Another key loss for Louisville is at second base, where long-time starter Devin Mann is also gone to the pros. Lucas Dunn should step in right away and be an immediate contributor for Louisville. The sophomore started 11 games last season and averaged .303 at the plate.

Louisville will also be looking to get its freshman class some work this season. The Cardinals had a consensus top five recruiting class in 2018, highlighted by highly-ranked pitchers and a strong infielder class. Tyler Fitzgerald made note of that in Wednesday’s Media Day.

“We always talked about how the front of the room leads the back of the room,” Fitzgerald said. “And in our meetings, the front of the room is usually the older guys and the back room is young guys. They’re hard workers, the whole freshman class. The whole infield (is) really versatile … (Andrew) Benefield, Tim (Borden), (Jared) Poland, I think they’re all going to key for us this year.”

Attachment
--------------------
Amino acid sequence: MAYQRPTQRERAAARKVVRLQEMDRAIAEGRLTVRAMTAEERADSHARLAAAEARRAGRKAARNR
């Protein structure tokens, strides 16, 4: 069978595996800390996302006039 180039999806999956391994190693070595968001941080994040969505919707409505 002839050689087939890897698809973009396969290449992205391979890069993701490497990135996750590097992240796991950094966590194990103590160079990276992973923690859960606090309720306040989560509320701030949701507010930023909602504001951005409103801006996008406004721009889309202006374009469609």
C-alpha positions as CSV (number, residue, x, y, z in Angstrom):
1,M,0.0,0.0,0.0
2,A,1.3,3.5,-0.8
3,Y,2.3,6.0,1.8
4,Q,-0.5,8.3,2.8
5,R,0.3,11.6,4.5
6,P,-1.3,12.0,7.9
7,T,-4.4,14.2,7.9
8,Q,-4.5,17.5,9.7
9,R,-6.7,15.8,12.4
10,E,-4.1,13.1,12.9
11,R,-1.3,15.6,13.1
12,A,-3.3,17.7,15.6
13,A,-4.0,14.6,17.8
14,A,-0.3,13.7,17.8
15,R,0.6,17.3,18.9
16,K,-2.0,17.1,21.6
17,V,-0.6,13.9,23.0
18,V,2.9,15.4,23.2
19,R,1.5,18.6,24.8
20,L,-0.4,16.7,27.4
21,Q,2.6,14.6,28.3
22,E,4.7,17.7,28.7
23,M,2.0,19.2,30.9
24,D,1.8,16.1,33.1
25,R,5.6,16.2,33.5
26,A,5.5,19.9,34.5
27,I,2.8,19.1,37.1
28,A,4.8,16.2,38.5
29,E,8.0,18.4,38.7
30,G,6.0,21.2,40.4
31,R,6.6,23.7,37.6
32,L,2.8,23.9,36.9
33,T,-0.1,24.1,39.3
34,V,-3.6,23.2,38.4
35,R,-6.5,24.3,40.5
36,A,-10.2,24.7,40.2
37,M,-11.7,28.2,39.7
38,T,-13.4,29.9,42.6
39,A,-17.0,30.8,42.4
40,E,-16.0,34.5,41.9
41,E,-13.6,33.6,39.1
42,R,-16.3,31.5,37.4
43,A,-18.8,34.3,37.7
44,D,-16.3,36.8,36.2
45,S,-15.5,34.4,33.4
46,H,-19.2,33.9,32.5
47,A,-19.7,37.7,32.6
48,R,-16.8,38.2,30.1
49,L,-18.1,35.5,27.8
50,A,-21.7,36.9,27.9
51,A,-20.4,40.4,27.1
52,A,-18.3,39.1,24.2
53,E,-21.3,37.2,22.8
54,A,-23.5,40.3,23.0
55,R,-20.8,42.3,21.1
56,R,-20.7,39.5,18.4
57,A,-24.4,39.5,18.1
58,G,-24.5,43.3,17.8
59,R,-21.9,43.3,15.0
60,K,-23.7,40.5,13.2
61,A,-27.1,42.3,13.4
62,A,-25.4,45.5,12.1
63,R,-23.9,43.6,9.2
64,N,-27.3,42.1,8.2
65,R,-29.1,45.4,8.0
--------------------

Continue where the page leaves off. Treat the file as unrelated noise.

Benefield, Borden, and Poland are some of Louisville’s highest ranked recruits in the 2018 class. Benefield was ranked 178th in the country by Perfect Game, and batted .506 at the plate his senior season. Borden was ranked 146th nationally, and a three-time All-State selection in Indiana, which has been a top recruiting ground for head coach Dan McDonnell. Poland was also a highly-ranked recruit out of Indiana, ranked 124th nationally and fourth overall in the Hoosier State. Poland is also listed as a pitcher on Louisville’s roster, which could give them a young arm out of the bullpen if needed.

The Pitching Rotation

Two of Louisville’s biggest losses at the mound come at their Friday starter spot and their closer, with Adam Wolf and Sam Bordner (along with occasional closer Austin Conway) all departing.